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Since different knitters can use the same size needle and yarn weight, yet come up with knitted pieces of different sizes, going by the materials lists on project patterns isn't enough. The approximate knitting needle size is often only one or two numbers higher or lower than what the pattern suggests, depending on how loosely or tightly you hold the yarn as well as the yarn's thickness. Most knitting patterns suggest a knitting needle size, but also specify that knitters should use the type that will allow them to "knit to gauge."
"Knit to gauge" means to have the same number of stitches and rows as the pattern specifies that a 4 inch (10.16 cm) square should end up being. For instance, a sweater knitting pattern may specify something like "Size 8 needles or those needed to obtain the gauge of 4 x 4 inches (10.16 x 10.16 cm) that equals 7 stitches and 5 rows in stockinette stitch” (alternated knit and purl rows). You could first try the suggested needle size casting on 7 stitches and knitting for 5 rows. If you find your gauge swatch smaller than needed, you could then use a size larger needle. If instead your square is larger than 4 x 4 inches (10.16 x 10.16 cm), then you'll need to try knitting needles in a size smaller.
Even if you have to knit several gauge swatches for each project before starting, it usually doesn't take long to make them. You can also make use of the different colored and textured sample squares from all of your projects by saving them up. When you have a good number, you can sew them together to make all types of colorful projects, such as place mats, a table runner, tea cozy or afghan.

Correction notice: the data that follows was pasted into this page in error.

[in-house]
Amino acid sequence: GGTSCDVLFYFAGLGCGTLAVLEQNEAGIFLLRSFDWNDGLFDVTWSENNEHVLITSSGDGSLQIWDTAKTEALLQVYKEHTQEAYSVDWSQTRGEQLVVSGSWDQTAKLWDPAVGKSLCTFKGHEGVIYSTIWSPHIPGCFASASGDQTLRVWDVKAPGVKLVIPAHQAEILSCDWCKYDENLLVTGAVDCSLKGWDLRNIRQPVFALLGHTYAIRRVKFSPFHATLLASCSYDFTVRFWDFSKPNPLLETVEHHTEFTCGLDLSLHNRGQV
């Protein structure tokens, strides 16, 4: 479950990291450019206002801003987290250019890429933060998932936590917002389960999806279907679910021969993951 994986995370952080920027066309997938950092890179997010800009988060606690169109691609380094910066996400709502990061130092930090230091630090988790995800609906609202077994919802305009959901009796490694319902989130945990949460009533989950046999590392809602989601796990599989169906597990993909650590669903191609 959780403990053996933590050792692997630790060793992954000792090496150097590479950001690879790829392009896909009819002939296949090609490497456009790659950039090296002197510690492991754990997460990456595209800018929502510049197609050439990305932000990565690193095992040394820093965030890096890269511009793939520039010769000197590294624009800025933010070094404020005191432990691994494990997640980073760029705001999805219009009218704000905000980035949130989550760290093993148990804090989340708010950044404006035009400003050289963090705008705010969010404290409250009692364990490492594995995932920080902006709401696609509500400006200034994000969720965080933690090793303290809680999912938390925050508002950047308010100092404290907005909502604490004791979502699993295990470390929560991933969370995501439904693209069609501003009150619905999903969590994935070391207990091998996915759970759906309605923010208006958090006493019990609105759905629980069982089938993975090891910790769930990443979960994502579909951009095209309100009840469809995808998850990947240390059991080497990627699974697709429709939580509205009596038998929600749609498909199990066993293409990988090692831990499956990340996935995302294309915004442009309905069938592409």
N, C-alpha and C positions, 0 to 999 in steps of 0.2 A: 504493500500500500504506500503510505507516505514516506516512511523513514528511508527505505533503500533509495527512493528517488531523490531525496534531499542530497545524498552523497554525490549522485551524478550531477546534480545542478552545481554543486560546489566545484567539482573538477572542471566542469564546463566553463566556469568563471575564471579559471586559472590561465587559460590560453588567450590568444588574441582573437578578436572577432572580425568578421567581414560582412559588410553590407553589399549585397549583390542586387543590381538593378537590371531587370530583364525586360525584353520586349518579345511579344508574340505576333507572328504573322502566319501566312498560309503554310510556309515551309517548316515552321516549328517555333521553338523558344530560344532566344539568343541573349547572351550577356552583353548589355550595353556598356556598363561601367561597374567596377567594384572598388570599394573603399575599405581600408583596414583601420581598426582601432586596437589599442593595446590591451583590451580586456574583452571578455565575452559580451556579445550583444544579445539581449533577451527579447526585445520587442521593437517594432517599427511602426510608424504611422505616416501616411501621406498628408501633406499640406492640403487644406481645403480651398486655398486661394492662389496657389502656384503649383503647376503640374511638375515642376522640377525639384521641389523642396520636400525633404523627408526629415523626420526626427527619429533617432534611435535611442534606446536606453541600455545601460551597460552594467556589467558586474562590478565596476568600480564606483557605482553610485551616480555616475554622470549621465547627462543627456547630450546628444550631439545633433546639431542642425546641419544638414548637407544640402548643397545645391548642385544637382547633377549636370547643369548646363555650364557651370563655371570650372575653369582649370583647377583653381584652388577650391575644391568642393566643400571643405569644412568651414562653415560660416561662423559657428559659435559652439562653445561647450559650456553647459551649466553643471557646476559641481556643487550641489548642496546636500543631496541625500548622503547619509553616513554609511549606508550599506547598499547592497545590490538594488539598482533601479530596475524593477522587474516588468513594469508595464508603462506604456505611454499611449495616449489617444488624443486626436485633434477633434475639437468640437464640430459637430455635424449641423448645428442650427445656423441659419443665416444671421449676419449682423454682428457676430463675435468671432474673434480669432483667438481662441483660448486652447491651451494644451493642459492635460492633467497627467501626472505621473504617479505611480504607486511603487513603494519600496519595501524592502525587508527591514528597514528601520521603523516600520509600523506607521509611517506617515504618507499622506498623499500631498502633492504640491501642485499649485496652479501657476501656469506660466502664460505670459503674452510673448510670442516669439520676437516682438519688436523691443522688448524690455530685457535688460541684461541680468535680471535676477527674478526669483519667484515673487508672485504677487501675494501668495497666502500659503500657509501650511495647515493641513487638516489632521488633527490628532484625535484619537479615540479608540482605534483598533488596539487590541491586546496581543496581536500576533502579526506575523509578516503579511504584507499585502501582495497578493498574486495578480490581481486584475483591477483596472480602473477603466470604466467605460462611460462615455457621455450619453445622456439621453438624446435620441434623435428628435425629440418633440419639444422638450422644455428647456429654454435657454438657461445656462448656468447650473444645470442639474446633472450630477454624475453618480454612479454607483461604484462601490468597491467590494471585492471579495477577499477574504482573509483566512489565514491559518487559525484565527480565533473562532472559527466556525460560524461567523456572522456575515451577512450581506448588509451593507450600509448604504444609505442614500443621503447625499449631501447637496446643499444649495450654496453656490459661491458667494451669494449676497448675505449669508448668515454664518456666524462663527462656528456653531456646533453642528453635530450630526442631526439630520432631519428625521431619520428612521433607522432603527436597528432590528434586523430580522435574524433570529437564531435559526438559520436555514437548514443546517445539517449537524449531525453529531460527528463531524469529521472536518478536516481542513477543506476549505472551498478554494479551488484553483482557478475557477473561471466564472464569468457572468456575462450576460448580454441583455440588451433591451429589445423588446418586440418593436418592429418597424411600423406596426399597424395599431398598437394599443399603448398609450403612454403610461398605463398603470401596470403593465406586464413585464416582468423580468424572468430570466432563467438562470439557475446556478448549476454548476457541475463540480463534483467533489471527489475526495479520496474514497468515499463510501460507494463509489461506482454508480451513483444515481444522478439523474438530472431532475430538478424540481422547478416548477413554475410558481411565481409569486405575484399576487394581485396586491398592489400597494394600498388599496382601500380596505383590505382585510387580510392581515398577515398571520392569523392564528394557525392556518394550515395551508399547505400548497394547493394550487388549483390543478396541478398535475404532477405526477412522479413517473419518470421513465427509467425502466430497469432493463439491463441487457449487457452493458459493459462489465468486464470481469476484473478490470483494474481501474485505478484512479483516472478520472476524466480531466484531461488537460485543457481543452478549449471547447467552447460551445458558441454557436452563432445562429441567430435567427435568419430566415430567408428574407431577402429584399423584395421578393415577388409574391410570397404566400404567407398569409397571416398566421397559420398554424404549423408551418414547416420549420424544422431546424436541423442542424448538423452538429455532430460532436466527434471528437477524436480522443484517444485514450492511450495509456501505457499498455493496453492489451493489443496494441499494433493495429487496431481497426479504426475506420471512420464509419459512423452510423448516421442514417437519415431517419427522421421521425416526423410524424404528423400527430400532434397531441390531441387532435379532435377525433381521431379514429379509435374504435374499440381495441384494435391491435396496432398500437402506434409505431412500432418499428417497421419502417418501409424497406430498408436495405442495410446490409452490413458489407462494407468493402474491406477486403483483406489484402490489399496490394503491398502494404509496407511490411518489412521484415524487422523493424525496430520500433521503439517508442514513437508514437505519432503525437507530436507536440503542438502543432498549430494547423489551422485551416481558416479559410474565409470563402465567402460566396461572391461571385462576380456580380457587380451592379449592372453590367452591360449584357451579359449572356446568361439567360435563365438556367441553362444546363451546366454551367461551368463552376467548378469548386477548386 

The reason it's not always easy to get the pattern gauge with the suggested knitting needle size is that knitters use different tensions. Some people like to keep a taut grip on the yarn; this results in tighter stitches and rows so the resulting piece may be smaller than the suggested gauge swatch size. People who tend to knit loosely will often produce the exact opposite effect — a gauge swatch larger than the suggested size.
A crucial thing to know when considering knitting needle size is that there are three different, but common, numbering systems. Depending on where the knitting pattern you're reading originates, the “size 8” needle it suggests may not correspond with that number in your country. For instance, an American size 8 knitting needle is also 5 mm where the metric system is used. The American size 8 and the metric 5 mm is also called a British size 5 in the United Kingdom.
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